I had no idea what to expect when I arrived at the house. Would there be police cars, ambulances, lots of people? To my surprise, the house was almost totally dark. When I turned in at the gate the only light I could see was in one of the upstairs bedrooms. Maybe they’d already arrested her and taken her to jail.
I got out of the car, and with a pounding heart, ran up the steps to the front door. It was locked. I pressed the bell. Chimes sounded, deep inside the house. A minute later the door opened and Carol fell into my arms, sobbing.
I’d have a hard time describing my own emotions at that moment. I know I felt a powerful surge of compassion for her, but I was also scared and confused, still grappling with the reality of it.
I got her inside and closed the door, and we embraced again, almost desperately. I remember she was wearing a white silk robe, and even in the faint light coming down from the upstairs hall I could see there was blood on it.
She was an ash blonde, in her late thirties, and good looking. Her clothes were expensive, her car was a Jaguar, and she had that air of assurance about her that people with lots of money always seem to have. But she was bored and looking for something that would bring some excitement to her life. She wanted to learn to fly.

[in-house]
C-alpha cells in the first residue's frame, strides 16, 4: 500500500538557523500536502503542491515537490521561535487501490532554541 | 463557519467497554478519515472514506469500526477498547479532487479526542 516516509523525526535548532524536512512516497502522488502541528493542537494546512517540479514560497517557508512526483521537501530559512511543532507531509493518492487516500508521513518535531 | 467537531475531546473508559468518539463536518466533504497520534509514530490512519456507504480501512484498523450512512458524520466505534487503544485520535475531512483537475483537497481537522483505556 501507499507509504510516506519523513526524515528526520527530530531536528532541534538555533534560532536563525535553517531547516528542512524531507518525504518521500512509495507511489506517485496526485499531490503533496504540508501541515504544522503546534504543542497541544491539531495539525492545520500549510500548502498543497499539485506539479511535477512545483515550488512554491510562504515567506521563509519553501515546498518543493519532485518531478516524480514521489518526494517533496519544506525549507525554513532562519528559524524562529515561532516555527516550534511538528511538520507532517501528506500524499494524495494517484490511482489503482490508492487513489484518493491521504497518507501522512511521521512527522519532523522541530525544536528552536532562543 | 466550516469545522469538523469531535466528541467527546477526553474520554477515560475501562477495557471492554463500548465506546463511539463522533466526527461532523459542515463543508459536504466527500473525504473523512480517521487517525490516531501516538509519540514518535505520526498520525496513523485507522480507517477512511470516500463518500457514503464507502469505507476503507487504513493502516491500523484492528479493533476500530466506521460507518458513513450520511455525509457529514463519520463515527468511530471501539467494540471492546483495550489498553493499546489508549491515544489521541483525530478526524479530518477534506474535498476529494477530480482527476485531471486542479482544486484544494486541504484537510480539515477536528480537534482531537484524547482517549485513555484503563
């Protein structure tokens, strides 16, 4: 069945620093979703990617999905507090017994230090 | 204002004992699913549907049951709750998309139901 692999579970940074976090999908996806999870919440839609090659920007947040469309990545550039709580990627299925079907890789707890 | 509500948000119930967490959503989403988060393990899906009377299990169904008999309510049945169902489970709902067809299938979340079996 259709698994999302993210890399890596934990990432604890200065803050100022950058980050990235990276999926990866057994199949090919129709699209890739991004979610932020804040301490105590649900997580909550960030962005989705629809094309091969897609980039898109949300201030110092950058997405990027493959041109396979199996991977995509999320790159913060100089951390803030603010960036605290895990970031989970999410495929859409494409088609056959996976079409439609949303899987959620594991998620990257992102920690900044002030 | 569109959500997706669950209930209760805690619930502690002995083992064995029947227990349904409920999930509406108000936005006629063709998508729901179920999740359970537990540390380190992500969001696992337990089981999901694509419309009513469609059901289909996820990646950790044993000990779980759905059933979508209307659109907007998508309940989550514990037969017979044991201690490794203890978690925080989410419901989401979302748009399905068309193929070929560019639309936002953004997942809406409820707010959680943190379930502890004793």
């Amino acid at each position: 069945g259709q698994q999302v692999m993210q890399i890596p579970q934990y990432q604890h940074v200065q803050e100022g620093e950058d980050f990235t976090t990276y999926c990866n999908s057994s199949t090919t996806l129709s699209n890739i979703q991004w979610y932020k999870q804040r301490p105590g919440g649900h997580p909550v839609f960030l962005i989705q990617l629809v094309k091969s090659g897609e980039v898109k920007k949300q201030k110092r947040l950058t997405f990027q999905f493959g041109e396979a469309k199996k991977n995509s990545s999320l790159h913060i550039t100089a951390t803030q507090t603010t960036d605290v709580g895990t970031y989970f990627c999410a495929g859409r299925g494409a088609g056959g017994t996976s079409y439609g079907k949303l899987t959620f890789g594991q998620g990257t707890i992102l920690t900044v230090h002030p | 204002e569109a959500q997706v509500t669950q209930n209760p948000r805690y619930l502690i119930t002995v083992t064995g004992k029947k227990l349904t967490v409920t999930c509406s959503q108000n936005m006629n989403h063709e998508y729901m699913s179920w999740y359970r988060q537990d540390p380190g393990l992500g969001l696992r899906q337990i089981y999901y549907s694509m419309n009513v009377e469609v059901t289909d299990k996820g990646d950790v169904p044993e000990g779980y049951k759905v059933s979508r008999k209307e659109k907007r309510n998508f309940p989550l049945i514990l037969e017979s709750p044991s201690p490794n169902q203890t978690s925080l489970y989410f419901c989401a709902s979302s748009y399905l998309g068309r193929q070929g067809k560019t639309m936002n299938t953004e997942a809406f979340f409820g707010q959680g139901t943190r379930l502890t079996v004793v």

Jack Bishop was the flight instructor who took her on as his student and she proved to be a quite capable pilot. But their relationship soon moved beyond that of teacher and student, and Jack found himself caught in a web of intrigue, deception, and ultimately murder.
“It’s Always Five O’clock” is a haunting story about the dark side of human nature, and the frailty of the human psyche, which will stay on your mind long after you’ve finished reading the book.
About the Author:
William L. Heath was born in 1924, in Lake Village, Arkansas, and grew up in Scottsboro, Alabama. He attended the University of Virginia where he completed a B.A. degree in English Literature. During his senior year there, he published several short stories in the school magazine, won the Virginia Spectator Literary Award, and sold his first story to Collier’s Magazine. He went on to publish three dozen short stories, which were published in Argosy, Esquire, Collier’s, Cosmopolitan, and other publications of smaller circulation.
His first novel, “Violent Saturday,” was published in 1955 and also sold to 20th Century Fox as a motion picture with an all-star cast including Victor Mature, Richard Egan, Stephen McNally, Lee Marvin and Ernest Borgnine.
His second novel, “Ill Wind,” received literary acclaim and established him as a promising new writer with exceptional talents. He followed “Ill Wind” with five more novels over the course of his career.
Mr. Heath lived in Scottsboro, Alabama, with his wife of more than 30 years, Mary Ann Heath. After her death he moved to Guntersville, Alabama, where he lived until his death in 2007.